cbphoto

Diamond Member
I’ve been looking at the intellistage offerings from Sweetwater. I’ve played on a couple of those and they are really stable. I think if I was going to do anything, I would do one of those. I need to set my kit up and measure how much room I would actually need.

I don't think I would use it at every gig; however, there have been a few times where I could have really used it. I played a really nice hall a week or so ago (an auditorium at a college), and even though I was told there would be a riser, there was not one. To me, if you play a place like that (nice big stage, big PA, nice auditorium, etc.) without a drum riser, it looks like you are putting on a local talent show.

I played a place about a month ago where we had a "stage area" set up outside, and it was just big enough to get everyone on it, but we couldn't move around too much. It would have been really nice to put a rise right behind it that way I would have my elevated space and the guys could have the rest of the stage area to do whatever.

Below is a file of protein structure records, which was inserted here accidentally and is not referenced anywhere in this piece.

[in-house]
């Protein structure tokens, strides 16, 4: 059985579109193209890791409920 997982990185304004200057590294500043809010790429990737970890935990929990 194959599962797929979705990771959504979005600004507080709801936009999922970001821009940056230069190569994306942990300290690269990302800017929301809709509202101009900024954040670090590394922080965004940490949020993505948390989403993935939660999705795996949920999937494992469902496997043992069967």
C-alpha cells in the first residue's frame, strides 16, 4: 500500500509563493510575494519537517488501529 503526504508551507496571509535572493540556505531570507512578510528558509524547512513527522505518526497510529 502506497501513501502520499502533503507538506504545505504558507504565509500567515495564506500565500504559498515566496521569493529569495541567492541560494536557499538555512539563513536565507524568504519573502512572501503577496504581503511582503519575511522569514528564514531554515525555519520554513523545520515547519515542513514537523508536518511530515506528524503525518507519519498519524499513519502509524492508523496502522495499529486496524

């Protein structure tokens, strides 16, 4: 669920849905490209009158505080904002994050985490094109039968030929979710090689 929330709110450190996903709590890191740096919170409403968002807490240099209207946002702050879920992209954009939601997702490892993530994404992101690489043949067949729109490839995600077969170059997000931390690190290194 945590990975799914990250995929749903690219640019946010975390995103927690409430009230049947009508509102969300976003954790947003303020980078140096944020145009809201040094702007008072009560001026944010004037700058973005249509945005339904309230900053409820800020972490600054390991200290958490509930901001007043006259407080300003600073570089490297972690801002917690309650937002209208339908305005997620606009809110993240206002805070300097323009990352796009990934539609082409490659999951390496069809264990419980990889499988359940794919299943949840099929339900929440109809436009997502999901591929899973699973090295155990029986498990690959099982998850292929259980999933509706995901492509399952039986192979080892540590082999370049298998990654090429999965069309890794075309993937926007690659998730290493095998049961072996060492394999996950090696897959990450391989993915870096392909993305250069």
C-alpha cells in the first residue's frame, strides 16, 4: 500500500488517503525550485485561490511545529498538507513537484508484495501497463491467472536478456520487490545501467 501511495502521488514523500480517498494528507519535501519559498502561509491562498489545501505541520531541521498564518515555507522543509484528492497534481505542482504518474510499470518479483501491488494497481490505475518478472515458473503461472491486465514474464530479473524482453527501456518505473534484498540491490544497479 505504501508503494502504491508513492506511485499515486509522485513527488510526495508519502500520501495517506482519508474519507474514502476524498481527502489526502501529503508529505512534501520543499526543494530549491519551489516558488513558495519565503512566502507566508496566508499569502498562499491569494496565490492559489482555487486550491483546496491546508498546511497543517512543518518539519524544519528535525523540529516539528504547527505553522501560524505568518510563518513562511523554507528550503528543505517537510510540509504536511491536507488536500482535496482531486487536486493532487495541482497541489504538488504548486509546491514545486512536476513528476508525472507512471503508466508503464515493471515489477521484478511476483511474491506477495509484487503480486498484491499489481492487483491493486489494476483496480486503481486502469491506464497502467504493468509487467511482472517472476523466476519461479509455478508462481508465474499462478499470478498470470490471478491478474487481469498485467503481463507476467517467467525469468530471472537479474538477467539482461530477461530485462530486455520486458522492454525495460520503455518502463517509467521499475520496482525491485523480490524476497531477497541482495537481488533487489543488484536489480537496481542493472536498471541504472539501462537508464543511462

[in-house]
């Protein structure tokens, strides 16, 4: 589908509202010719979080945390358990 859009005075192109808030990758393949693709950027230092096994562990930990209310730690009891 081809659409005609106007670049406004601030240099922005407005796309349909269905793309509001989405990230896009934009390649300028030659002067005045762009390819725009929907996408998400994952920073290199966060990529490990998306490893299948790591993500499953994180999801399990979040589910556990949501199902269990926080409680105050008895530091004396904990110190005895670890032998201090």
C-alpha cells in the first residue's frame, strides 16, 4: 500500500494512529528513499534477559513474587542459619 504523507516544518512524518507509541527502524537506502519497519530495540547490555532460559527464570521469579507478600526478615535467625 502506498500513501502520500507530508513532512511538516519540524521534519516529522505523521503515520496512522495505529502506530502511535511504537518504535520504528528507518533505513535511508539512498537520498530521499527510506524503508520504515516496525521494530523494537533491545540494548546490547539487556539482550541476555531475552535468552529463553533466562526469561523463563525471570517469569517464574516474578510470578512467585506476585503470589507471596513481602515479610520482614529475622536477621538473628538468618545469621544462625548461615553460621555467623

With that said, we still find ourselves in plenty of places where the rooms are small, and there wouldn't even be room for one if I had one. Also, we are also still playing places where we get done at dark-thirty, and I start tearing down while the final note is still ringing. The last thing I would want to do is tear down a riser. I think it's one of the many things that I like the idea of having a riser, but maybe it's just a bad idea to sling one around all the time. I think that drum risers and drum racks are ideas that I revisit every couple of years for some reason. I've never done either, but I have thought about them a lot.
12’x8‘ seems perfect to me. An combo amp could go up on a corner if needed.

Its use would depend on the size of the venue and load-in considerations. I’ve only played on a few risers and it is a nice view of things.
 

BobC

Member
Reminds me of the behind the scenes of Neil Peart's Anatomy of a Drum Solo. Where they film the set up & how the crew has to marry the two halves of his spinning riser together.
Took a crew to do it & I imagine what you must've went through doing that.
Thanks. I carried the two halves, and they were very large and extremely cumbersome for me to manage. I did it, but hated dealing with it.

I came away with the knowledge that drum risers are great...as long as someone else has to deal with them!
 

NouveauCliche

Senior Member
We've chatted about it internally as a band - but the juice just doesn't seem worth the squeeze. I don't feel like hauling it around or setting it up just to be slightly higher in the mix...I just enjoy it when venues happen to have one.